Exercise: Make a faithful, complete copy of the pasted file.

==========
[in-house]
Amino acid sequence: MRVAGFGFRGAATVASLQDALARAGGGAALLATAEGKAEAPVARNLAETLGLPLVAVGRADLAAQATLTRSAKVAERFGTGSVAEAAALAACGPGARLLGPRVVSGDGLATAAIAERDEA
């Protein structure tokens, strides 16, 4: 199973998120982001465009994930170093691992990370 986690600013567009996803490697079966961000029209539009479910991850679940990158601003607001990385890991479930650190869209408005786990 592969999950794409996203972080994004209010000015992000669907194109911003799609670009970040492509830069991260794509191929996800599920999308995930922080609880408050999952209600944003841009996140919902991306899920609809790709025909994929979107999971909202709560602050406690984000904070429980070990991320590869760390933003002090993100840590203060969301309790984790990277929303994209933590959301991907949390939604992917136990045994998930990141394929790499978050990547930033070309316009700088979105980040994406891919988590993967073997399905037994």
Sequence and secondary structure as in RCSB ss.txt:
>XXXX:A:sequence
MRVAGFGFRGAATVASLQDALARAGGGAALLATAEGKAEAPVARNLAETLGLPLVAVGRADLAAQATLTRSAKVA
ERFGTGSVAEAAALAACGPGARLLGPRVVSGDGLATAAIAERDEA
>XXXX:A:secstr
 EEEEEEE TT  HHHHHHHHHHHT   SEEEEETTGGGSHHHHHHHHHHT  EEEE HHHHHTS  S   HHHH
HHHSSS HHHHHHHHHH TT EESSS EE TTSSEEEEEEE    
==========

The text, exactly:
[in-house]
Amino acid sequence: MRVAGFGFRGAATVASLQDALARAGGGAALLATAEGKAEAPVARNLAETLGLPLVAVGRADLAAQATLTRSAKVAERFGTGSVAEAAALAACGPGARLLGPRVVSGDGLATAAIAERDEA
């Protein structure tokens, strides 16, 4: 199973998120982001465009994930170093691992990370 986690600013567009996803490697079966961000029209539009479910991850679940990158601003607001990385890991479930650190869209408005786990 592969999950794409996203972080994004209010000015992000669907194109911003799609670009970040492509830069991260794509191929996800599920999308995930922080609880408050999952209600944003841009996140919902991306899920609809790709025909994929979107999971909202709560602050406690984000904070429980070990991320590869760390933003002090993100840590203060969301309790984790990277929303994209933590959301991907949390939604992917136990045994998930990141394929790499978050990547930033070309316009700088979105980040994406891919988590993967073997399905037994």
Sequence and secondary structure as in RCSB ss.txt:
>XXXX:A:sequence
MRVAGFGFRGAATVASLQDALARAGGGAALLATAEGKAEAPVARNLAETLGLPLVAVGRADLAAQATLTRSAKVA
ERFGTGSVAEAAALAACGPGARLLGPRVVSGDGLATAAIAERDEA
>XXXX:A:secstr
 EEEEEEE TT  HHHHHHHHHHHT   SEEEEETTGGGSHHHHHHHHHHT  EEEE HHHHHTS  S   HHHH
HHHSSS HHHHHHHHHH TT EESSS EE TTSSEEEEEEE    